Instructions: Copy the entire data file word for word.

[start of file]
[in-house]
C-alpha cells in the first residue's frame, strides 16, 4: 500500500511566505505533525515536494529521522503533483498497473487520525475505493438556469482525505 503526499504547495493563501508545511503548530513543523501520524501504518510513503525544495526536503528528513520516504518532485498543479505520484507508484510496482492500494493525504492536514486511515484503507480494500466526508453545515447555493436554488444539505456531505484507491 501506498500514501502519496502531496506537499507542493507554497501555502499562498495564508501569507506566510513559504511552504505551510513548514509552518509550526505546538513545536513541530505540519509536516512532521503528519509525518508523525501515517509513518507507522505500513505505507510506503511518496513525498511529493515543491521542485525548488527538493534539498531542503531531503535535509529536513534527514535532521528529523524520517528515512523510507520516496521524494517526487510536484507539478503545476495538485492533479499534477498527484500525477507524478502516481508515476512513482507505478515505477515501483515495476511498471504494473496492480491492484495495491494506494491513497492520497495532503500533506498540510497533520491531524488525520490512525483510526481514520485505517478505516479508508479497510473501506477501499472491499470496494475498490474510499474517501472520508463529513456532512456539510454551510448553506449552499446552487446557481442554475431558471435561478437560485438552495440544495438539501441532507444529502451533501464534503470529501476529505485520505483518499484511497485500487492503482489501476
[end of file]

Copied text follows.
[in-house]
C-alpha cells in the first residue's frame, strides 16, 4: 500500500511566505505533525515536494529521522503533483498497473487520525475505493438556469482525505 503526499504547495493563501508545511503548530513543523501520524501504518510513503525544495526536503528528513520516504518532485498543479505520484507508484510496482492500494493525504492536514486511515484503507480494500466526508453545515447555493436554488444539505456531505484507491 501506498500514501502519496502531496506537499507542493507554497501555502499562498495564508501569507506566510513559504511552504505551510513548514509552518509550526505546538513545536513541530505540519509536516512532521503528519509525518508523525501515517509513518507507522505500513505505507510506503511518496513525498511529493515543491521542485525548488527538493534539498531542503531531503535535509529536513534527514535532521528529523524520517528515512523510507520516496521524494517526487510536484507539478503545476495538485492533479499534477498527484500525477507524478502516481508515476512513482507505478515505477515501483515495476511498471504494473496492480491492484495495491494506494491513497492520497495532503500533506498540510497533520491531524488525520490512525483510526481514520485505517478505516479508508479497510473501506477501499472491499470496494475498490474510499474517501472520508463529513456532512456539510454551510448553506449552499446552487446557481442554475431558471435561478437560485438552495440544495438539501441532507444529502451533501464534503470529501476529505485520505483518499484511497485500487492503482489501476